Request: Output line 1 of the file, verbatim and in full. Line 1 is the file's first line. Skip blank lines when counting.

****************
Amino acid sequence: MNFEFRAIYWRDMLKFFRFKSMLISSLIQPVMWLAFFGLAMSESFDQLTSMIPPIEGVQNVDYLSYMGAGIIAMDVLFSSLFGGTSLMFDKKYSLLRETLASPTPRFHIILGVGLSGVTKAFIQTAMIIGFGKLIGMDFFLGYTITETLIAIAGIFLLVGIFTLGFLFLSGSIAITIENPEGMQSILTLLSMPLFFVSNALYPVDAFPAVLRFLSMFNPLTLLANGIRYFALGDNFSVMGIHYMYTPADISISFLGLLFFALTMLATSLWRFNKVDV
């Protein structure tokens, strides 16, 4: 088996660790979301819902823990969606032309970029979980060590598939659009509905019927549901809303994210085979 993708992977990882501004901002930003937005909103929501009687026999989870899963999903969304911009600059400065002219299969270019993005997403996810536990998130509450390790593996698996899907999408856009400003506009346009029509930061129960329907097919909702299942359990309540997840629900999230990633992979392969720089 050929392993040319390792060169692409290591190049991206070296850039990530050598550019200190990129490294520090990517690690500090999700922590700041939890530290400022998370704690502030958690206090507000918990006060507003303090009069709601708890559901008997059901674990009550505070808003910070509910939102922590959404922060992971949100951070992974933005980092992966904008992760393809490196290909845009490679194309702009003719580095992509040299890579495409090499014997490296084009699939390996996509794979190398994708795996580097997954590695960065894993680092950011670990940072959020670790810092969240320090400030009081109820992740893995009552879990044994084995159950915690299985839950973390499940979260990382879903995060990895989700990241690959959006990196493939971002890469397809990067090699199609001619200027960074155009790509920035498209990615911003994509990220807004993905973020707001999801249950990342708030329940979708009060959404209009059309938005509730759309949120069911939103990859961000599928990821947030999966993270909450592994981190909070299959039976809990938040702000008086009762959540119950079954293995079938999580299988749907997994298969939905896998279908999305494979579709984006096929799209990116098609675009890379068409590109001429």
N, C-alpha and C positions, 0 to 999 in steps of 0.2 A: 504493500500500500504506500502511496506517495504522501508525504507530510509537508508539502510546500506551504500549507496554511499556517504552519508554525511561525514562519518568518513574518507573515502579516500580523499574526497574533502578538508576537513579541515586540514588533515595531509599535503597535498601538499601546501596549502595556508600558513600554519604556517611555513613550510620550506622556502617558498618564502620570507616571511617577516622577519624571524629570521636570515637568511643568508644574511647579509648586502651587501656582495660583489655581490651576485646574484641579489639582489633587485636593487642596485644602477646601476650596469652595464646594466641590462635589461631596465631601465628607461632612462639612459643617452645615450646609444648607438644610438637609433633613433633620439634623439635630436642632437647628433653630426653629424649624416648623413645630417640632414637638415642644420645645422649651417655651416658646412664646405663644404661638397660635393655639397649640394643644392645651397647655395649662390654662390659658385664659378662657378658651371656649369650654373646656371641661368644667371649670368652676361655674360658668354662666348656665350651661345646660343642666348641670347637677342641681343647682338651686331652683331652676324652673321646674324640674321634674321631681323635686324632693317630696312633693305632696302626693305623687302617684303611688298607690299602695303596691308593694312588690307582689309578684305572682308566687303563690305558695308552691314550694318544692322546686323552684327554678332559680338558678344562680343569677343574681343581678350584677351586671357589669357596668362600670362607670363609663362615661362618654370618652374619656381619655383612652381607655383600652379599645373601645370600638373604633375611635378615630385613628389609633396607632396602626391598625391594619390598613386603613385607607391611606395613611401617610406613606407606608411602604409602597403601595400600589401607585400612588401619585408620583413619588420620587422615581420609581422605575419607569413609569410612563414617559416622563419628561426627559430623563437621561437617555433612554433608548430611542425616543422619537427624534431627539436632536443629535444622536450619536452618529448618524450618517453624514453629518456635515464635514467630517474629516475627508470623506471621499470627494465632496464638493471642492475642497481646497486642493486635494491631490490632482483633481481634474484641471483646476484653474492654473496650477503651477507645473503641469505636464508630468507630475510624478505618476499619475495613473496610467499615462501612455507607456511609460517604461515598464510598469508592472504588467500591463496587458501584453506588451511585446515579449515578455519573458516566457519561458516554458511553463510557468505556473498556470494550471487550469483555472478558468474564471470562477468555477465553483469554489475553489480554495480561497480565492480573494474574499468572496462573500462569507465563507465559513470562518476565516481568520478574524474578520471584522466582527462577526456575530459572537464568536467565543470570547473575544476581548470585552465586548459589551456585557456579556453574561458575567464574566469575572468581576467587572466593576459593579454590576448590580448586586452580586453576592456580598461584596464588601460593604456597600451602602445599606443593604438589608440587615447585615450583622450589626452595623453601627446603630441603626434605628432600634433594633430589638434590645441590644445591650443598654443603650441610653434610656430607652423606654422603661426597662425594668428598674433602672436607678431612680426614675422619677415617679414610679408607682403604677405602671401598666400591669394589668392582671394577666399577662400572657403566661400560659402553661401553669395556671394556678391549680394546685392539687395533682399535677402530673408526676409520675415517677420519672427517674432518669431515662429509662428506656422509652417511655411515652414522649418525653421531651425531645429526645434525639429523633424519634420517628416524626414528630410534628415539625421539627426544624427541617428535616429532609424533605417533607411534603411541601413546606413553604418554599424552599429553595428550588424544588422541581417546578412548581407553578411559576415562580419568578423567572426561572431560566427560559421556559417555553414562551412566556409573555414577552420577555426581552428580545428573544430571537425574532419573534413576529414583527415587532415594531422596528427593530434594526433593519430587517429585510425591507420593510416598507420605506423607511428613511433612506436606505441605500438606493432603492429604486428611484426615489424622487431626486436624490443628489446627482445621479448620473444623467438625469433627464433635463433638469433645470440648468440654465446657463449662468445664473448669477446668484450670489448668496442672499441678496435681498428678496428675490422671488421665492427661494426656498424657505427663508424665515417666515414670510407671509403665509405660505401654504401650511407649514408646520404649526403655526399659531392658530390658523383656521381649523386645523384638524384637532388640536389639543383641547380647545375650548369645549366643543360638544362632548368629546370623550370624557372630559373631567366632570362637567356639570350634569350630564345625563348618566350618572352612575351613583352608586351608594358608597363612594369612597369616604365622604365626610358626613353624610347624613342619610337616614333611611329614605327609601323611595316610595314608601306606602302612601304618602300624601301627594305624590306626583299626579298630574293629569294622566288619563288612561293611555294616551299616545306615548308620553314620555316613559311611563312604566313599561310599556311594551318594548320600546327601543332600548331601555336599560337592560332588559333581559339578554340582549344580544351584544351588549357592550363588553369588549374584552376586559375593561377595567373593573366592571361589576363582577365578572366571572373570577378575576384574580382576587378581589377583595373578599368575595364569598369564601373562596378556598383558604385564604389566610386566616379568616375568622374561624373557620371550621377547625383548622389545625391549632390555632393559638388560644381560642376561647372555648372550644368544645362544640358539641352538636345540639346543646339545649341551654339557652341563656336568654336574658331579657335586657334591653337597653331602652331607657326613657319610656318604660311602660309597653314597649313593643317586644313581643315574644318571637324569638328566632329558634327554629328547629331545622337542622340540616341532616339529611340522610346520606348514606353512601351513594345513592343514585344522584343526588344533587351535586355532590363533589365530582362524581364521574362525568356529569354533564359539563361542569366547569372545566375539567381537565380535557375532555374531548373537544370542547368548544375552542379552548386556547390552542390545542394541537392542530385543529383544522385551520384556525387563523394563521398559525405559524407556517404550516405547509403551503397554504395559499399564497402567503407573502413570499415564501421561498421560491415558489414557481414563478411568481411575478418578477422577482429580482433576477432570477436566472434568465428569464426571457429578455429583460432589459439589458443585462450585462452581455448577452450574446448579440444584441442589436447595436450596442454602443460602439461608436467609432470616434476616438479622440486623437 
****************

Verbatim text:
Amino acid sequence: MNFEFRAIYWRDMLKFFRFKSMLISSLIQPVMWLAFFGLAMSESFDQLTSMIPPIEGVQNVDYLSYMGAGIIAMDVLFSSLFGGTSLMFDKKYSLLRETLASPTPRFHIILGVGLSGVTKAFIQTAMIIGFGKLIGMDFFLGYTITETLIAIAGIFLLVGIFTLGFLFLSGSIAITIENPEGMQSILTLLSMPLFFVSNALYPVDAFPAVLRFLSMFNPLTLLANGIRYFALGDNFSVMGIHYMYTPADISISFLGLLFFALTMLATSLWRFNKVDV